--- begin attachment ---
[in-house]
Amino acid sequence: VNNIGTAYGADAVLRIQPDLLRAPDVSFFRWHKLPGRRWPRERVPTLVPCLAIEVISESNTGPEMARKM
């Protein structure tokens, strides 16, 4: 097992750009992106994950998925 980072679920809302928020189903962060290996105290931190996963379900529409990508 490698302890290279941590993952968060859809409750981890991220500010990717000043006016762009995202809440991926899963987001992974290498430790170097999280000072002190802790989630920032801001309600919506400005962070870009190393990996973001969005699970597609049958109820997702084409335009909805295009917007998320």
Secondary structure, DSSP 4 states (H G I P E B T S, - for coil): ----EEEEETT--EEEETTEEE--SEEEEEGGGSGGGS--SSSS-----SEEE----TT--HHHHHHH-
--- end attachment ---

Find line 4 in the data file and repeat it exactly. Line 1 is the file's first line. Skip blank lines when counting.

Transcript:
Secondary structure, DSSP 4 states (H G I P E B T S, - for coil): ----EEEEETT--EEEETTEEE--SEEEEEGGGSGGGS--SSSS-----SEEE----TT--HHHHHHH-